"We were staying at the Four Seasons Hotel in Toronto, and Jerry Sloan our road manager came to my room in a panic. 'John, I don't know what to do. Come here.' We went down the hall and there was Hugh's room with the door wide open. Hugh was out cold, wrapped up in a lone bedsheet like a mummy in a fetal position. On the night table next to him was evidence of a night of ingesting chemicals, with a couple of amphetamines lying there.
"Jerry shook Hugh, threw water on him, anything to get him to come around. All he got was a few gronas. We had to catch a plane, so Jerry took the two amphetamines, punt them in an ashtray, crushed them into a powder, fashioned a tube out of a piece of paper, and blew them up each of Jerry's nostrils. A few moments went by, and finally one eye partially opened."
In these ostensibly conservative days, Kay says he "really had nog problems dealing with the ramifications of putting (stories like that) in print. Perhaps at an earlier point in my life I would have, but after five years of living in the hills of Tennessee, I've matured. That stuff is all a part and parcel of what I am, of what made me the way I am today.
"Some of the traumatizing things that happened to me, I think in the long run built more character. They gave me a sense of perspective, the ability in hard times to say, well, if I survived that, I can survive anything."
Today of course, mention Steppenwolf to the average rock music fan and the immediate response is Born to be Wild, a song that still makes radio listeners crank the volume dial up, way up, at the same time that it's an aural cliché for the Easy Rider generation in particular, and youth culture in general. While Kay acknowledges that the tune has at least kept him working all these years, putting various Steppenwolfs on the road, he is also aware of the down side of being identified too precisely with one song. (It was, in fact, written by Mars Bonfire, nom de plume of Dennis Edmonton, a guitarist and brother of Steppenwolf's keyboard player, Jerry.)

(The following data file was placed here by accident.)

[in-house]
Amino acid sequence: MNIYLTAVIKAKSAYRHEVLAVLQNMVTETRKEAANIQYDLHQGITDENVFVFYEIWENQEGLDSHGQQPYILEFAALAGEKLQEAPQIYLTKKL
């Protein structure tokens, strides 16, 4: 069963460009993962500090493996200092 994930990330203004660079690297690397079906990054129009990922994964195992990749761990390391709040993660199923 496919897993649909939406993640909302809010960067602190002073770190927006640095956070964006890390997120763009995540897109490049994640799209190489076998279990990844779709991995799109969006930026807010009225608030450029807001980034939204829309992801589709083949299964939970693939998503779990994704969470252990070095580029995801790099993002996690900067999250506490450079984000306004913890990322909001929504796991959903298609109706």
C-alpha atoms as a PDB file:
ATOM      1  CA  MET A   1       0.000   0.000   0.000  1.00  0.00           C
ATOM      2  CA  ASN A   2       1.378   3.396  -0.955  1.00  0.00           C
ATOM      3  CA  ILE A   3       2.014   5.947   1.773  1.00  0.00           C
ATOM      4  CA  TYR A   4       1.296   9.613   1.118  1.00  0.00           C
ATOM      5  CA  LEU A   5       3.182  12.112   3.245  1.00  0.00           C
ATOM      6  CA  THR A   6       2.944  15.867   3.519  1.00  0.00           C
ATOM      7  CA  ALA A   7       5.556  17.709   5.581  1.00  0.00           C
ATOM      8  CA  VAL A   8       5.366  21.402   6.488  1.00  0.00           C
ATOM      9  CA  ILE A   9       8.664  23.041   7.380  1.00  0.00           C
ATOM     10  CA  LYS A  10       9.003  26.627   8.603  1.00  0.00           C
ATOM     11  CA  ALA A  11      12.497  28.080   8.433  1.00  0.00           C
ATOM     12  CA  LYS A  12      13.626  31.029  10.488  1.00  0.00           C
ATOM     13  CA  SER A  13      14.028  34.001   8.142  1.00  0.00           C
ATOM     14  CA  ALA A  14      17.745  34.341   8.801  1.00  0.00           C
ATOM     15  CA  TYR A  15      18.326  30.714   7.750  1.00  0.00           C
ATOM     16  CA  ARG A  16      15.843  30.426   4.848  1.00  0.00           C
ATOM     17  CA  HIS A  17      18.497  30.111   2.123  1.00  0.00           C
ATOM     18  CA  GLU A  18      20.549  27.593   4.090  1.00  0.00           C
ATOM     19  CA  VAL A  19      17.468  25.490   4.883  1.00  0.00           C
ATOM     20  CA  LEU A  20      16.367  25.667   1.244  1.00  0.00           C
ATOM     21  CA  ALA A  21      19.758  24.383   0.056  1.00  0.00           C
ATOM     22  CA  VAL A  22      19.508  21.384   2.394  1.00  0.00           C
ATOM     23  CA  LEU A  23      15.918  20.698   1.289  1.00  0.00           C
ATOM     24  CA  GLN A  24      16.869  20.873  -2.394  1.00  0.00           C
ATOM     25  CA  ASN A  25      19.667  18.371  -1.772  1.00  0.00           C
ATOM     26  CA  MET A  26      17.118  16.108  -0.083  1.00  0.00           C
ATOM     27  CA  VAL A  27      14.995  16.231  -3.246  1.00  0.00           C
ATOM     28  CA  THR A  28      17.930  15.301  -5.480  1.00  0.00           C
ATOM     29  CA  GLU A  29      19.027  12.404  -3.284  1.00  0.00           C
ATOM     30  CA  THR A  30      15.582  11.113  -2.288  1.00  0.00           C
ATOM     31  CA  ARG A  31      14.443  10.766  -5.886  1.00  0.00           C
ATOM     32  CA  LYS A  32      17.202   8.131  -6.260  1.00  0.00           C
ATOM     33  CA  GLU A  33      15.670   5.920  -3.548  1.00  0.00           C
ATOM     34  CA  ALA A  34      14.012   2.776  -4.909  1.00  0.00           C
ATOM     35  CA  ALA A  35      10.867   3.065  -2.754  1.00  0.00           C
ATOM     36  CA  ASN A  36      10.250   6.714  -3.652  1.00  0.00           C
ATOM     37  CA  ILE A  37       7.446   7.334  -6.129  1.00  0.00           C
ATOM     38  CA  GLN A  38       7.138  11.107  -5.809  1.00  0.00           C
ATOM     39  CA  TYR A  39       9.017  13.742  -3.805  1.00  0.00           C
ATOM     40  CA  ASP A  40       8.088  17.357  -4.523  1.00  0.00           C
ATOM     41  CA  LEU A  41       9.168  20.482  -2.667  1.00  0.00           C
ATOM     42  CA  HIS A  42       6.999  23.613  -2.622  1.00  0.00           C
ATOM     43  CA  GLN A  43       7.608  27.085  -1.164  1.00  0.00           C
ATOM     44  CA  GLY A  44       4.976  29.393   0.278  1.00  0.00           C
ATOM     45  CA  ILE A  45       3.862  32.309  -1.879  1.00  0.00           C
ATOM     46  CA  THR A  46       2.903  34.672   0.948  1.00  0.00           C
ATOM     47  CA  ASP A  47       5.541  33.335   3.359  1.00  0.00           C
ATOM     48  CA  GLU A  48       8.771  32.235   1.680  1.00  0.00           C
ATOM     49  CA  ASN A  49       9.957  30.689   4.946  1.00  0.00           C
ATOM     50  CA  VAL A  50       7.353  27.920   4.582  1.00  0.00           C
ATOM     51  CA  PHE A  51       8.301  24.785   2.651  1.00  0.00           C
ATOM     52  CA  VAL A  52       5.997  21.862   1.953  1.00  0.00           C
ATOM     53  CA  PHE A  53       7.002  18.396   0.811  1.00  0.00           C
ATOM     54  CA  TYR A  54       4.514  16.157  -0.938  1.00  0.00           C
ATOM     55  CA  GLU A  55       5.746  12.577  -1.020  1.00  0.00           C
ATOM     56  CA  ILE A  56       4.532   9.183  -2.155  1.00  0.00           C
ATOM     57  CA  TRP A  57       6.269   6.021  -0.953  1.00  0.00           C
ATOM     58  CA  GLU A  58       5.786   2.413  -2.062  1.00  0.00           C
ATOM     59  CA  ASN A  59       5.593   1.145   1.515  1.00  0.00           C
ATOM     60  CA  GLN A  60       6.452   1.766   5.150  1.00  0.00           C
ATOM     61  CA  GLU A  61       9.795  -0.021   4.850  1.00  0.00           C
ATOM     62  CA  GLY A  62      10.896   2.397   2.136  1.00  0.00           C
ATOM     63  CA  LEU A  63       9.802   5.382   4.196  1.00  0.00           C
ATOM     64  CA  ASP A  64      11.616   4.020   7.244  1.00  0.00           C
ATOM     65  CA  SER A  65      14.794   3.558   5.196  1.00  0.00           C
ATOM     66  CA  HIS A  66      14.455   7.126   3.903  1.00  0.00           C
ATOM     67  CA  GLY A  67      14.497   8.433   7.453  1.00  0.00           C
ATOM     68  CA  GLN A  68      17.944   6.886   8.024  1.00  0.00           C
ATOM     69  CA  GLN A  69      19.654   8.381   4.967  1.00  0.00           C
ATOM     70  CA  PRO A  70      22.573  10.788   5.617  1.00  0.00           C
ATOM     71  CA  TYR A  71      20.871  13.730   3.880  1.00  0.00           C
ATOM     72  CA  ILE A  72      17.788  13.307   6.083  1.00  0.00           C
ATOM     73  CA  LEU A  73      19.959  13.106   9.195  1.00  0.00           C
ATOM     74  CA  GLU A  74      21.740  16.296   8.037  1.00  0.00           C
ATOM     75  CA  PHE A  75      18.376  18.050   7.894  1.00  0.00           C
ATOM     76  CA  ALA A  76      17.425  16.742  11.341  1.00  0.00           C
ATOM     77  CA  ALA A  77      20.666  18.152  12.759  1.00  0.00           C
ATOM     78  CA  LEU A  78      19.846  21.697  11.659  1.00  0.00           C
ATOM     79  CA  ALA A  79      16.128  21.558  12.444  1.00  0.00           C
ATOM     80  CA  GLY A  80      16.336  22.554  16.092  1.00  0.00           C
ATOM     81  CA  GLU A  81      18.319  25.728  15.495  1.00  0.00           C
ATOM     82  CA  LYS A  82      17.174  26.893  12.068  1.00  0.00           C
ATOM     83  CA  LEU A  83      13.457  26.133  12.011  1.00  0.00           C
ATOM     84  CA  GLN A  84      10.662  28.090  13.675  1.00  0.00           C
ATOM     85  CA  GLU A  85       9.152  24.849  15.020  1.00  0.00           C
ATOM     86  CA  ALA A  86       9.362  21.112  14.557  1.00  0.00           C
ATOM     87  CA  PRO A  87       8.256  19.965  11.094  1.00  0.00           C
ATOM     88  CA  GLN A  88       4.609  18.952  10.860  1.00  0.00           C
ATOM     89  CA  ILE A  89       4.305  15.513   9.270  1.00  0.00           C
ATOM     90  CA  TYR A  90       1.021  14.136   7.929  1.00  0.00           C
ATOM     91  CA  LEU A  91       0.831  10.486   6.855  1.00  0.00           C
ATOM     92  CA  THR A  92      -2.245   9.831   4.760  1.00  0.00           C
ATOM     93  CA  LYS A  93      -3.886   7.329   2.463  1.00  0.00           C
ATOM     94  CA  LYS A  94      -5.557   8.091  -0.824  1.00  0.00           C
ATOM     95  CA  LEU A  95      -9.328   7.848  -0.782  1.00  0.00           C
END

"People do tend to grab at is as an easy handle," Kay admits. "It's a quick thing, identifiable. But we are in the age of the sound bite and the short attention span, after all. It's something I have nog control over so instead of shying away from it, I've chosen to understand that the song is part of my past, but that the past can be our ticket to any kind of a future. It is for the moment what is of marquee value, and what pulls the people in.
"And," he continues, "we'll give them those tunes, but we'll use them to introduce the new stuff we've been writing and recording. I remember talking to Jimi Hendrix in the late sixties. He was getting really pissed off about the fans' constant demands for Foxy Lady and Purple Haze all the time. But I told him, man, you've got to throw them a bone, because in three minutes you can have them on your side for the rest of the night."
While Kay and whatever Steppenwolf ensemble he chooses to form no longer rule the pop charts as they did 25 years ago, the band continues to be an impressive live draw and an occasionally potent recording act. Last year Kay hosted a sort of festival/get-together for The Wolfpack, his longstanding fan club, which drew devotees to Tennessee from as far away as Europe and Asia.
With the days of drugs and fastfood sex ("I got used to having my Kate and Edith, too") long behind him, Kay maintains a close relationship with Jutta, his wife of nearly 28 years, and their daughter, Shawn.
"Despite turning 50, I've never considered retirement. I think I'll always have a hand in music in some way. At this juncture of my life, I'm about as satisfied as I ever have been."